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Contxto – Boricua startup PRatian recently received US$200,000 worth of equity-free government funds to continue developing its agro-solution. Funds will go towards extending the staff as well as increasing R&D, according to the company in a recent correspondence.
Born in Puerto Rico but aiming at Mars, according to its Facebook description, PRatian is an aerospace startup. Rather than developing lunar settlements like its fellow Boricua cousin Instarz, it’s solving issues in the agro-industry.
Recently, the U.S. Department of Agriculture’s Small Business Innovation Research (SBIR) provided financial support to PRatian, which has been bootstrapping. This was in conjunction with Puerto Rico Science, Technology and Research Trust.
“It is the first time an agricultural company from Puerto Rico has won these funds in over 20 years,” said Karelyn Cruz. She leads the SBIR’s National Natural Resources Conservation Program in the Environmental Systems Division.
PRatian developed AgroBeads, an intelligent irrigation system that optimizes as well as maximizes Earth’s resources. The product is a biodegradable sphere that contains water in addition to nutrients for nascent and growing plants. This way, it reduces the need for watering.
In the short-term, the company intends to grow the AgroBeads membrane to reach a capacity capable of growing crops with long life cycles. For example, these include trees and other perennials. Longer-term, PRatians wants to become the first aerospace research center in the Caribbean.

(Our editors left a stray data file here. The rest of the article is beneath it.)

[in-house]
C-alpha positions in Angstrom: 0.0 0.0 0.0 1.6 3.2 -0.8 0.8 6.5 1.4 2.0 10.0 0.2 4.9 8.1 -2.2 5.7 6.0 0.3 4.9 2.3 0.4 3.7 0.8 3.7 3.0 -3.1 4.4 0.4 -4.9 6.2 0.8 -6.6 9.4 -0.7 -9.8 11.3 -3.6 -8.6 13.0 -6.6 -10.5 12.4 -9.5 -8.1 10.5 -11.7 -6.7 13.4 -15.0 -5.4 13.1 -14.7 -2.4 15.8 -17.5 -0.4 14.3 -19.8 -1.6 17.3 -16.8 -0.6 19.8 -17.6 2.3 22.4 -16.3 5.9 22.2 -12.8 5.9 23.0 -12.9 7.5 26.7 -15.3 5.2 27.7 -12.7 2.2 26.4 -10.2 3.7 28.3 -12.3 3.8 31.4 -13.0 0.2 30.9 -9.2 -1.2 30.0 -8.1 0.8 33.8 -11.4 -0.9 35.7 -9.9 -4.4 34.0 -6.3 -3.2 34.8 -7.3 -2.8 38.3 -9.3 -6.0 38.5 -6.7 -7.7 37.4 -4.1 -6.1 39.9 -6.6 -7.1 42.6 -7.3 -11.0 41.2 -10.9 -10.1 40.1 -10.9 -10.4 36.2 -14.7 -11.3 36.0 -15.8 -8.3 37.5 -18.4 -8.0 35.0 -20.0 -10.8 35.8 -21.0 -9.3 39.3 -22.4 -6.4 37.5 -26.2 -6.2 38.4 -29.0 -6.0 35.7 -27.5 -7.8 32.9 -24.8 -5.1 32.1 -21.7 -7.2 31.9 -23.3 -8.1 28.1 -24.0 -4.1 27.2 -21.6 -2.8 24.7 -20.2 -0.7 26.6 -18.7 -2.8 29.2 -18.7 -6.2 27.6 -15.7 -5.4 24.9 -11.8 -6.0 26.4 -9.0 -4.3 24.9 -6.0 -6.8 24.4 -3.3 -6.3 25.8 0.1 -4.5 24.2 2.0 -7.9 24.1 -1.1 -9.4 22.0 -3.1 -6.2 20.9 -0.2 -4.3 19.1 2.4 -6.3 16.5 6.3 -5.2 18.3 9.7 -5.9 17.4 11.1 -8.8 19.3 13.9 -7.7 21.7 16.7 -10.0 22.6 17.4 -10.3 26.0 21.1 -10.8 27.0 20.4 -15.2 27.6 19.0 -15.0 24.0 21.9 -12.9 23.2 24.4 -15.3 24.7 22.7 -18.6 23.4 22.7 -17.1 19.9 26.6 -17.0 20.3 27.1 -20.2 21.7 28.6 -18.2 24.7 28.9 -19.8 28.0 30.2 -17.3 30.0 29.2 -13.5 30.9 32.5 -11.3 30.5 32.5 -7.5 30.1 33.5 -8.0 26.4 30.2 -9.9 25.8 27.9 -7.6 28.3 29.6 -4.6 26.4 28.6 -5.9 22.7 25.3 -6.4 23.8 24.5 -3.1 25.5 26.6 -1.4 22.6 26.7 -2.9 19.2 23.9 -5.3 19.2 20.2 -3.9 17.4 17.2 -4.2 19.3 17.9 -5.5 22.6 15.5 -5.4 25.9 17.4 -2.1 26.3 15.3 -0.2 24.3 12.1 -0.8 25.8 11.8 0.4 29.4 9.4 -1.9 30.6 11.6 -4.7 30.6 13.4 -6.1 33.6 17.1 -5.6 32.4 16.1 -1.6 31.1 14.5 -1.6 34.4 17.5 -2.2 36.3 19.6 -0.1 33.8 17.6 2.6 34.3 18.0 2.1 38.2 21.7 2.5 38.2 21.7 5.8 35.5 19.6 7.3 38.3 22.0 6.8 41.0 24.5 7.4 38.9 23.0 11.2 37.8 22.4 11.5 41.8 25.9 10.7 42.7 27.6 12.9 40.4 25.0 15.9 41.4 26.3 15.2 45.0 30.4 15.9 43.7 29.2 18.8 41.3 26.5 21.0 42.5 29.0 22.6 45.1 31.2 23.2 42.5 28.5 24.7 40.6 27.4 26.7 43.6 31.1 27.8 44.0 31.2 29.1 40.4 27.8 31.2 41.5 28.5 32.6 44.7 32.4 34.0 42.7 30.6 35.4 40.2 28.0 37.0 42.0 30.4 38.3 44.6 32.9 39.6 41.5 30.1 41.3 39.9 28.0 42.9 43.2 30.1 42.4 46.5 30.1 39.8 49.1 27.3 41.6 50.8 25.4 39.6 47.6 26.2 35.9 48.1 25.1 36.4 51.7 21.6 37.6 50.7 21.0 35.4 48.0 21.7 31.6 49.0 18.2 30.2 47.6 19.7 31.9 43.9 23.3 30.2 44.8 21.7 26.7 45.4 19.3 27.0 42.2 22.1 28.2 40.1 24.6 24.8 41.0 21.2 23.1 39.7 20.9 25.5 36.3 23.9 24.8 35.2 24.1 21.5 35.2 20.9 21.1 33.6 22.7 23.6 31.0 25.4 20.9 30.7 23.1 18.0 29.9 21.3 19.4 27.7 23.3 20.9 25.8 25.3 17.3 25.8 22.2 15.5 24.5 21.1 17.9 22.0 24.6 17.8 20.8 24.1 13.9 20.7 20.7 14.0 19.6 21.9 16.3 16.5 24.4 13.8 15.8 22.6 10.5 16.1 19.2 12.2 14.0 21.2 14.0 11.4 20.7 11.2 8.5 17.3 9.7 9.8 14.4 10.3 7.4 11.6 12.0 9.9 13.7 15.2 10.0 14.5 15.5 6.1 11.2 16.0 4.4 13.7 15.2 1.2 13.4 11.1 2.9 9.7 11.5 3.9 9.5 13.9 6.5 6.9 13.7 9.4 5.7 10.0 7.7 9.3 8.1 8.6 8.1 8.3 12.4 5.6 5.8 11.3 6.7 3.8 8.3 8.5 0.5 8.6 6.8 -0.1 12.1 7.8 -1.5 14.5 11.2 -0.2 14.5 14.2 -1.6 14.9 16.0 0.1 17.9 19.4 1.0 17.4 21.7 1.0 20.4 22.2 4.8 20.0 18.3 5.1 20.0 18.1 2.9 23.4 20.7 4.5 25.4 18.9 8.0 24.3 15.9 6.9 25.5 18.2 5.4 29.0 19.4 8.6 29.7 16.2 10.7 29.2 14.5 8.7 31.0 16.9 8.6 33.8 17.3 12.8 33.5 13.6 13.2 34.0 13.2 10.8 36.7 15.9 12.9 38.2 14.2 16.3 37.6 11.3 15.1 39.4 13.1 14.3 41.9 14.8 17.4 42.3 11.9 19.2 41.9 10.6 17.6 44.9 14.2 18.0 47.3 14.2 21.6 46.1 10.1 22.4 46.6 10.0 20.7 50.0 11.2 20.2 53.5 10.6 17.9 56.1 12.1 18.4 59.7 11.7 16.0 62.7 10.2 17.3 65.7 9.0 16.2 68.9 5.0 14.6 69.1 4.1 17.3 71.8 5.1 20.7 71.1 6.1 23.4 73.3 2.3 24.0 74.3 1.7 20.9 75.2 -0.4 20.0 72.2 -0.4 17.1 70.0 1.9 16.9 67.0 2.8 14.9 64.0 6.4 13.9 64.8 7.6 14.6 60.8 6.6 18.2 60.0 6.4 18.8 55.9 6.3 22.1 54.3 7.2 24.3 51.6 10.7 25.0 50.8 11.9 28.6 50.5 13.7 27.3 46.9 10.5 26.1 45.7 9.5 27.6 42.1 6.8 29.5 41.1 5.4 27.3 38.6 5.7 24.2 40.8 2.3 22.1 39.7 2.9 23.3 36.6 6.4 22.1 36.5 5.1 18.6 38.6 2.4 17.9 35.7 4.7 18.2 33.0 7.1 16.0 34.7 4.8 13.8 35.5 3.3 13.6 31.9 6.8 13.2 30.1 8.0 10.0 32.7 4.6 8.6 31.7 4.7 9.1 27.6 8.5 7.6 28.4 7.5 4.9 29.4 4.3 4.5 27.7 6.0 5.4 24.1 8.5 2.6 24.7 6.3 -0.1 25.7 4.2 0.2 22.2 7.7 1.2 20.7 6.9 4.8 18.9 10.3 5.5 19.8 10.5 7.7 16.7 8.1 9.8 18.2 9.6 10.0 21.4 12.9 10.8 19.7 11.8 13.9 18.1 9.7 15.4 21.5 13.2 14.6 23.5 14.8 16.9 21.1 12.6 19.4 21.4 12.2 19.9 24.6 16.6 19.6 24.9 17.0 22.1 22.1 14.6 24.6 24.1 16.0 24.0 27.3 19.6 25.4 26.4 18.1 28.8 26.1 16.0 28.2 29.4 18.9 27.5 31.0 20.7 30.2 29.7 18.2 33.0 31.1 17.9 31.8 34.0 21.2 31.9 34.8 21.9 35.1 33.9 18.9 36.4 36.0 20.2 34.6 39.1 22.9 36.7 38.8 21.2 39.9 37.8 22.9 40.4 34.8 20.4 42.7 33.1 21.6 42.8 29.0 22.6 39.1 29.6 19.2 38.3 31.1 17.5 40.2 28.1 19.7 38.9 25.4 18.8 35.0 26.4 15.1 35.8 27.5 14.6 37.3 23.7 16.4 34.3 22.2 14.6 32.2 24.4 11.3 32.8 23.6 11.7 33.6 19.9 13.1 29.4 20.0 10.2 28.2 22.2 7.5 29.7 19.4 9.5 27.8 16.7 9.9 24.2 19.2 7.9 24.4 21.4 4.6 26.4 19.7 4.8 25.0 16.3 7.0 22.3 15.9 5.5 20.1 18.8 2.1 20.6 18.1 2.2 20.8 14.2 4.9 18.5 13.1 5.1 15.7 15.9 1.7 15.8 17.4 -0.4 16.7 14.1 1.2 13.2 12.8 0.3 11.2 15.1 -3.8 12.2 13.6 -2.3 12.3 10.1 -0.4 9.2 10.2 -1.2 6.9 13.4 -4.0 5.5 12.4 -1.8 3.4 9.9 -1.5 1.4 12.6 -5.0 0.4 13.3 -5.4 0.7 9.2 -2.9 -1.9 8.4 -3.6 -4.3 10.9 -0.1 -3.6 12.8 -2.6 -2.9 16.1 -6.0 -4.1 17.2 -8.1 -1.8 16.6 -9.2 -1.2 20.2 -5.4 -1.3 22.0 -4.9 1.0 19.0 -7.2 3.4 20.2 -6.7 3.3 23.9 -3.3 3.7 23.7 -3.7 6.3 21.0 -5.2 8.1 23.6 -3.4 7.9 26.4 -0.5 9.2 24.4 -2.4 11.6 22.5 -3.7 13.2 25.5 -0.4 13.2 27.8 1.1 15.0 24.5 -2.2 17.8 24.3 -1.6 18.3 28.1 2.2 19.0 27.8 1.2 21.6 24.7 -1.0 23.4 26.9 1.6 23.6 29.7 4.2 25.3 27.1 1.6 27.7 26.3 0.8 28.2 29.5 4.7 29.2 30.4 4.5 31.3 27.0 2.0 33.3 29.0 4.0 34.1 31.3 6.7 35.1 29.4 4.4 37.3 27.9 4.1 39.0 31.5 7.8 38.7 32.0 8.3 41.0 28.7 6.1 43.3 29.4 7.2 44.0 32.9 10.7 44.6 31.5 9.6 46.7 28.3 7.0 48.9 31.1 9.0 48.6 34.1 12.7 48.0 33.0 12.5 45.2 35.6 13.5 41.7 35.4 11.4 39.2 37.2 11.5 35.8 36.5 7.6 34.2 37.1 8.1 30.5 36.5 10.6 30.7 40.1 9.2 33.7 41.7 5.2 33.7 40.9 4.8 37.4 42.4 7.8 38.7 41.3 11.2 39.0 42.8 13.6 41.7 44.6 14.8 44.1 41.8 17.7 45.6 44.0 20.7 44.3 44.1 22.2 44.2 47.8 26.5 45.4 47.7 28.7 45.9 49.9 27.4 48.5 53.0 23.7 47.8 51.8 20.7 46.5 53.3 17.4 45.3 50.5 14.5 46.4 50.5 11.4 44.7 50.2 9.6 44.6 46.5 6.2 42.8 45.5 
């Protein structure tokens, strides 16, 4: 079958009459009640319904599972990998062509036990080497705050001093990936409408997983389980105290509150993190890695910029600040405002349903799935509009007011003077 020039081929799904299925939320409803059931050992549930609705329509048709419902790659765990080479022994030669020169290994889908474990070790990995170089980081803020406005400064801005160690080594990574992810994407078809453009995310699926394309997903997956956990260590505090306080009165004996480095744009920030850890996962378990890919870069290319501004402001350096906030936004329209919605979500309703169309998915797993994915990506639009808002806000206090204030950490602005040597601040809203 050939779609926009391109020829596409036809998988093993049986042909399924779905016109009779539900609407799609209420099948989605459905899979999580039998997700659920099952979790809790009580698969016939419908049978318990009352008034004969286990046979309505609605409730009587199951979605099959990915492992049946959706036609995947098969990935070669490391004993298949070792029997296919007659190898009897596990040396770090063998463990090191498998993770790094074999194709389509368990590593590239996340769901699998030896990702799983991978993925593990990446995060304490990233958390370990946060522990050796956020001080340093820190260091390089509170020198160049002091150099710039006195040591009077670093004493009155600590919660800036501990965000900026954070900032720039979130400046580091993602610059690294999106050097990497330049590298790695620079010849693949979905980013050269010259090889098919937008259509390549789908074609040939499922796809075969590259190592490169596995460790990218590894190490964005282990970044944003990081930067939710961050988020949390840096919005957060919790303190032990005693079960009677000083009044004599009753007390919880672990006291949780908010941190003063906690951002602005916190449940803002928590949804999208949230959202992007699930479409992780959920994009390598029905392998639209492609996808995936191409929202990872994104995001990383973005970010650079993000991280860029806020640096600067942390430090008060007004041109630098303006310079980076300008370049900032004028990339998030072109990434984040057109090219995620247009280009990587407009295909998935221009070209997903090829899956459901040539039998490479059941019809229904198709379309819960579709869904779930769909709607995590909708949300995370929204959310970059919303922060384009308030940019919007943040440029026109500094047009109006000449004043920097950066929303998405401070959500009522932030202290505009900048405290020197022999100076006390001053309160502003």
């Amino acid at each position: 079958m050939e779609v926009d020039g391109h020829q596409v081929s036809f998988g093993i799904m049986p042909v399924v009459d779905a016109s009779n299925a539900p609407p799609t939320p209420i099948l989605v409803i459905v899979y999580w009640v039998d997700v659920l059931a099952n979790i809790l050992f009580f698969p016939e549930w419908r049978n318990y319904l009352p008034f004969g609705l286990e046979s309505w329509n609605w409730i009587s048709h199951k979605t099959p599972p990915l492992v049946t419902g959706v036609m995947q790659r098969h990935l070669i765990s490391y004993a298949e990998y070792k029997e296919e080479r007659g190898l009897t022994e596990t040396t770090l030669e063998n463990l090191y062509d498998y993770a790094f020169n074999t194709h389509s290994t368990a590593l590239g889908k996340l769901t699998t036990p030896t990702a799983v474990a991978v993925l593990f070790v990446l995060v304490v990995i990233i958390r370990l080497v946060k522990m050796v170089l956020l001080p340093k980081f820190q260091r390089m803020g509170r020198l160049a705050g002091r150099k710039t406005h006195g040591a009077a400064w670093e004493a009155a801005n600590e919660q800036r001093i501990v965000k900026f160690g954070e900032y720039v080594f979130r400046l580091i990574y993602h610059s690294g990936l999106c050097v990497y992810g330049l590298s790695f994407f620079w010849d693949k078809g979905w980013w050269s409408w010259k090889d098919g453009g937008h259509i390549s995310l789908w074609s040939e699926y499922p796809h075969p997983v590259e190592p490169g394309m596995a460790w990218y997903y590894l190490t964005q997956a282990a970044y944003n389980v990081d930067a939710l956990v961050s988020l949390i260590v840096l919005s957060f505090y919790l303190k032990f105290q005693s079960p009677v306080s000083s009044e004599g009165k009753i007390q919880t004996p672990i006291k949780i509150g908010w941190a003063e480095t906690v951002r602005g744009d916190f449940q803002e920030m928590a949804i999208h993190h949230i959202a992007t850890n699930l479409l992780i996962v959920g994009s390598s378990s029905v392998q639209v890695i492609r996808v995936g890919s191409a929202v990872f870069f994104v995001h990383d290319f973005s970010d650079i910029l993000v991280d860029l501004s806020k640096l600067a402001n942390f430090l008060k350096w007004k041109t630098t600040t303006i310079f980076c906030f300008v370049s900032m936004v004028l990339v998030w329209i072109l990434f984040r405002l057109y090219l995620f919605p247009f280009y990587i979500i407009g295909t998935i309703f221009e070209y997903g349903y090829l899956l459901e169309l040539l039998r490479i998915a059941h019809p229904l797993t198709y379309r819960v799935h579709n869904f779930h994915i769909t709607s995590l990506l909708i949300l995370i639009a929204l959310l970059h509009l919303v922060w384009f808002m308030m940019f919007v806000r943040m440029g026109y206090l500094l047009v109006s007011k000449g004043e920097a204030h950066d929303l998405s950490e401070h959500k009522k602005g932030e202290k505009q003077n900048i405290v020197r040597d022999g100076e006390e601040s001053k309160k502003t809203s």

Currently, the company is exporting the product to the mainland United States under a B2B model. With innovative technology using “slow-release” techniques, users simply need to add soil with an even 1-to1 ratio alongside the AgroBeads. Additionally, it is providing licensing to the system in China.
Much of the technology revolves around dual functionality that reduces not just high levels of pH in alkaline soil but also the need for constant irrigation. According to the company, the project began in aerospace facilities in Poland under the premise of achieving agriculture in extreme environments, like Mars.
Behind this creation are brothers Axel and Marcel García. Not only are these two co-founders of the firm but also whizzes in their respective fields. Axel, an aerospace engineer, and Marcel, a lawyer, believe this new capital is a “powerful advance in the growth of their emerging enterprise.”
“We believe in the impact behind this technology,” said Marcel. “We’re going to work hard to maximize it.”